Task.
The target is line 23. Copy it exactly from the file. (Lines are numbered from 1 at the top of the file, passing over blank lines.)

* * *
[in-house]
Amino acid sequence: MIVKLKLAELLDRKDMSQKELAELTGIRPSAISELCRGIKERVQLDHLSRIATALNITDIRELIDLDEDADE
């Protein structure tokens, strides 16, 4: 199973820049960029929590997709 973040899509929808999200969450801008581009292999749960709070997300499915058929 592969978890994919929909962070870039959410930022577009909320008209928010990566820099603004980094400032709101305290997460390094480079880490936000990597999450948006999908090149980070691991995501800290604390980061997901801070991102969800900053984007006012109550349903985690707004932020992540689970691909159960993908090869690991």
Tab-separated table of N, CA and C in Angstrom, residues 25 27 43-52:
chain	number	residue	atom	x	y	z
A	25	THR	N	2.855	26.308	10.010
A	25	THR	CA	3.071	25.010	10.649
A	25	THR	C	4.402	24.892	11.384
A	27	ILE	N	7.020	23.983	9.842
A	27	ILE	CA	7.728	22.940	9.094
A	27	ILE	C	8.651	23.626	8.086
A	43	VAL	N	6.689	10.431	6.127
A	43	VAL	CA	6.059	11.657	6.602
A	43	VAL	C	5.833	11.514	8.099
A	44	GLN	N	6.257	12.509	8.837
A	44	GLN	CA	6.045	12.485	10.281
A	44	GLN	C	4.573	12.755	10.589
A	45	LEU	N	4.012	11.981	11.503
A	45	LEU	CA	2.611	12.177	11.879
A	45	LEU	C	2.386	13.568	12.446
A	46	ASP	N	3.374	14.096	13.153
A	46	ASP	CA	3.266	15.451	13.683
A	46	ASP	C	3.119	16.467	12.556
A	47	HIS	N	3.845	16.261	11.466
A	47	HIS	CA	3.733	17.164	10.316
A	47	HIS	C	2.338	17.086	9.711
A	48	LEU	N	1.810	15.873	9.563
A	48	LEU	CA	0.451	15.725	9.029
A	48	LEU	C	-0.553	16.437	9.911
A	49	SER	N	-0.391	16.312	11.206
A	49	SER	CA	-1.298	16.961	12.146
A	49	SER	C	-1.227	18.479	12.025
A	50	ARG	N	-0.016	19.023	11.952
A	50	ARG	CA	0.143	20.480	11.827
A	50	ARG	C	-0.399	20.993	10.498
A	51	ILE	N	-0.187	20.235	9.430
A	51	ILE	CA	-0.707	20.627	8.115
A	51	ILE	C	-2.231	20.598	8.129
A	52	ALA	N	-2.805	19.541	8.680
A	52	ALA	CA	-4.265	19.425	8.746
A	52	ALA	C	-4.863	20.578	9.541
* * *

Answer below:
A	46	ASP	C	3.119	16.467	12.556